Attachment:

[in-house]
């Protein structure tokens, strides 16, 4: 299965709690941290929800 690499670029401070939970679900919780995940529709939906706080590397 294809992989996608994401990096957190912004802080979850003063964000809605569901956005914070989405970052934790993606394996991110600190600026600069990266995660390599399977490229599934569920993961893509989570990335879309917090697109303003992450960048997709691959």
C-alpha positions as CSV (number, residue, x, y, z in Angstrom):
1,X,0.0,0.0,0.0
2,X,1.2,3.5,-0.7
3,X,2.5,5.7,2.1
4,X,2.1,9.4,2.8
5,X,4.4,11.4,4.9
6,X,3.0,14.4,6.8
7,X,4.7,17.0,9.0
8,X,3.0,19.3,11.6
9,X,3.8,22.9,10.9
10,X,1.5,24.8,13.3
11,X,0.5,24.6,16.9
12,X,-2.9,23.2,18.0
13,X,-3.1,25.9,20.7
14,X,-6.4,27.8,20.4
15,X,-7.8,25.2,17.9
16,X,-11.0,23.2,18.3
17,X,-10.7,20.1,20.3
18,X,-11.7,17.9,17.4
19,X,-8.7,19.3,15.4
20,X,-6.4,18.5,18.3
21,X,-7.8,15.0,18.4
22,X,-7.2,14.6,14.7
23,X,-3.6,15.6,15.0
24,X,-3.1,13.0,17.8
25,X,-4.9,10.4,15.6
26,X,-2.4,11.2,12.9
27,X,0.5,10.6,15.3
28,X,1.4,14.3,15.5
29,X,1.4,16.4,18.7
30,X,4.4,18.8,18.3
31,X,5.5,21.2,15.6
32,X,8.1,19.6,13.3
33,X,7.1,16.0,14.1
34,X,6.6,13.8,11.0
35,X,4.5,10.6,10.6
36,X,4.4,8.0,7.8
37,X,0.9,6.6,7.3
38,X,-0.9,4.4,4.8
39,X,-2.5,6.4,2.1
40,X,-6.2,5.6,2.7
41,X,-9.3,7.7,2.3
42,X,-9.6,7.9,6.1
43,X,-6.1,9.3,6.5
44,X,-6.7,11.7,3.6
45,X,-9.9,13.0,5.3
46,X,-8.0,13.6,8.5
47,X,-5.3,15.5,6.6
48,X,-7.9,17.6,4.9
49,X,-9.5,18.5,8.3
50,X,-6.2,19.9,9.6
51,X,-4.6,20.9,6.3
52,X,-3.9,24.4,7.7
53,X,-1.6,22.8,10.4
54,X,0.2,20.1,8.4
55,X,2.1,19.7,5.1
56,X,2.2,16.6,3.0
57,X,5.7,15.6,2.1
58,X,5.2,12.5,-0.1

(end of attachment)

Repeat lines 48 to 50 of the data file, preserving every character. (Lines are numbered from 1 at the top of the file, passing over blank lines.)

45,X,-9.9,13.0,5.3
46,X,-8.0,13.6,8.5
47,X,-5.3,15.5,6.6